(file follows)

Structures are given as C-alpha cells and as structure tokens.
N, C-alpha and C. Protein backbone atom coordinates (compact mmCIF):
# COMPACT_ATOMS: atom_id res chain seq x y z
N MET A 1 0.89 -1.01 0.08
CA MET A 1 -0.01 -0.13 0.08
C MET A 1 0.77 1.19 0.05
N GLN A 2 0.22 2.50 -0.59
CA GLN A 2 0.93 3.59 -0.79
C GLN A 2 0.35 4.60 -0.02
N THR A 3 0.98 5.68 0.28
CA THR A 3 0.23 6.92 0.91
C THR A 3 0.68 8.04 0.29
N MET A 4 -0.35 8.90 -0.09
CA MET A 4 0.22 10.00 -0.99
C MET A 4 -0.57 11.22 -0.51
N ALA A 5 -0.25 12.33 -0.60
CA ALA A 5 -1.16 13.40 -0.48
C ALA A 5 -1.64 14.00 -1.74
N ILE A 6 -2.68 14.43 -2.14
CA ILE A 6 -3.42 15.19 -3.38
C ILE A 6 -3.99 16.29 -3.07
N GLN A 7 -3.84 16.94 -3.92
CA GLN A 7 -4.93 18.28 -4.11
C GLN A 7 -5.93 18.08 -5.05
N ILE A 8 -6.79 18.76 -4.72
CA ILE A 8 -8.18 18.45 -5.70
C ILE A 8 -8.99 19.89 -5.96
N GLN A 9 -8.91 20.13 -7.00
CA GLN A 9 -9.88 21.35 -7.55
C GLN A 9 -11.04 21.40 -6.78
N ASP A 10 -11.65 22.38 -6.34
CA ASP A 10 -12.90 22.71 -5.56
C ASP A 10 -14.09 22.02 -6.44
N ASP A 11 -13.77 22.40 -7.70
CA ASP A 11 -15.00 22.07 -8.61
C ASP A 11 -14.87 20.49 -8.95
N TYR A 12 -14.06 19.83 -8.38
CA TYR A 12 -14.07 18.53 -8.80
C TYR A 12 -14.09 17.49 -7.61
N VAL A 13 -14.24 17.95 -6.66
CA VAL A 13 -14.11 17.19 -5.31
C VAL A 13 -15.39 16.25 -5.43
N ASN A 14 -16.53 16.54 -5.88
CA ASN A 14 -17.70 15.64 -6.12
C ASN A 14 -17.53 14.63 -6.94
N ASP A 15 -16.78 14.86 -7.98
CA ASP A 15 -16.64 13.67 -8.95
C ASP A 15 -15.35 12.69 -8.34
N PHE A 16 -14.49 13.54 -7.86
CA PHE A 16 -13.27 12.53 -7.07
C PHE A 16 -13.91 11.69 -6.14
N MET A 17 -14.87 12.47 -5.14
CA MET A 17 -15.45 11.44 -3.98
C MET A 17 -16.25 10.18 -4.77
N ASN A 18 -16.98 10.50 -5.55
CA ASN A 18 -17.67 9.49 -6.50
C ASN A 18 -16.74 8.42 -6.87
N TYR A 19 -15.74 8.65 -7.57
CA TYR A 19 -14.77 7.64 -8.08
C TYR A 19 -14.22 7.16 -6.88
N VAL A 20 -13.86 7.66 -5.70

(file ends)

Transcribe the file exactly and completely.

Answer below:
Structures are given as C-alpha cells and as structure tokens.
N, C-alpha and C. Protein backbone atom coordinates (compact mmCIF):
# COMPACT_ATOMS: atom_id res chain seq x y z
N MET A 1 0.89 -1.01 0.08
CA MET A 1 -0.01 -0.13 0.08
C MET A 1 0.77 1.19 0.05
N GLN A 2 0.22 2.50 -0.59
CA GLN A 2 0.93 3.59 -0.79
C GLN A 2 0.35 4.60 -0.02
N THR A 3 0.98 5.68 0.28
CA THR A 3 0.23 6.92 0.91
C THR A 3 0.68 8.04 0.29
N MET A 4 -0.35 8.90 -0.09
CA MET A 4 0.22 10.00 -0.99
C MET A 4 -0.57 11.22 -0.51
N ALA A 5 -0.25 12.33 -0.60
CA ALA A 5 -1.16 13.40 -0.48
C ALA A 5 -1.64 14.00 -1.74
N ILE A 6 -2.68 14.43 -2.14
CA ILE A 6 -3.42 15.19 -3.38
C ILE A 6 -3.99 16.29 -3.07
N GLN A 7 -3.84 16.94 -3.92
CA GLN A 7 -4.93 18.28 -4.11
C GLN A 7 -5.93 18.08 -5.05
N ILE A 8 -6.79 18.76 -4.72
CA ILE A 8 -8.18 18.45 -5.70
C ILE A 8 -8.99 19.89 -5.96
N GLN A 9 -8.91 20.13 -7.00
CA GLN A 9 -9.88 21.35 -7.55
C GLN A 9 -11.04 21.40 -6.78
N ASP A 10 -11.65 22.38 -6.34
CA ASP A 10 -12.90 22.71 -5.56
C ASP A 10 -14.09 22.02 -6.44
N ASP A 11 -13.77 22.40 -7.70
CA ASP A 11 -15.00 22.07 -8.61
C ASP A 11 -14.87 20.49 -8.95
N TYR A 12 -14.06 19.83 -8.38
CA TYR A 12 -14.07 18.53 -8.80
C TYR A 12 -14.09 17.49 -7.61
N VAL A 13 -14.24 17.95 -6.66
CA VAL A 13 -14.11 17.19 -5.31
C VAL A 13 -15.39 16.25 -5.43
N ASN A 14 -16.53 16.54 -5.88
CA ASN A 14 -17.70 15.64 -6.12
C ASN A 14 -17.53 14.63 -6.94
N ASP A 15 -16.78 14.86 -7.98
CA ASP A 15 -16.64 13.67 -8.95
C ASP A 15 -15.35 12.69 -8.34
N PHE A 16 -14.49 13.54 -7.86
CA PHE A 16 -13.27 12.53 -7.07
C PHE A 16 -13.91 11.69 -6.14
N MET A 17 -14.87 12.47 -5.14
CA MET A 17 -15.45 11.44 -3.98
C MET A 17 -16.25 10.18 -4.77
N ASN A 18 -16.98 10.50 -5.55
CA ASN A 18 -17.67 9.49 -6.50
C ASN A 18 -16.74 8.42 -6.87
N TYR A 19 -15.74 8.65 -7.57
CA TYR A 19 -14.77 7.64 -8.08
C TYR A 19 -14.22 7.16 -6.88
N VAL A 20 -13.86 7.66 -5.70